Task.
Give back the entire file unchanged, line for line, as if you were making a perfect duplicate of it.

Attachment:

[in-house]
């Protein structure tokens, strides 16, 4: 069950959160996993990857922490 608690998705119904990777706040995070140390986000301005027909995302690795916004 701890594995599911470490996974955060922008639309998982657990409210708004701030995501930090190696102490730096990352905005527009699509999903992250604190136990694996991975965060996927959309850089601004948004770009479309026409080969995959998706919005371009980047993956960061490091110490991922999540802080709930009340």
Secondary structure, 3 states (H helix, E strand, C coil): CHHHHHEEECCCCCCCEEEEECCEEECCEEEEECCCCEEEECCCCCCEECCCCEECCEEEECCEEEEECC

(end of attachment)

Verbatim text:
[in-house]
């Protein structure tokens, strides 16, 4: 069950959160996993990857922490 608690998705119904990777706040995070140390986000301005027909995302690795916004 701890594995599911470490996974955060922008639309998982657990409210708004701030995501930090190696102490730096990352905005527009699509999903992250604190136990694996991975965060996927959309850089601004948004770009479309026409080969995959998706919005371009980047993956960061490091110490991922999540802080709930009340």
Secondary structure, 3 states (H helix, E strand, C coil): CHHHHHEEECCCCCCCEEEEECCEEECCEEEEECCCCEEEECCCCCCEECCCCEECCEEEECCEEEEECC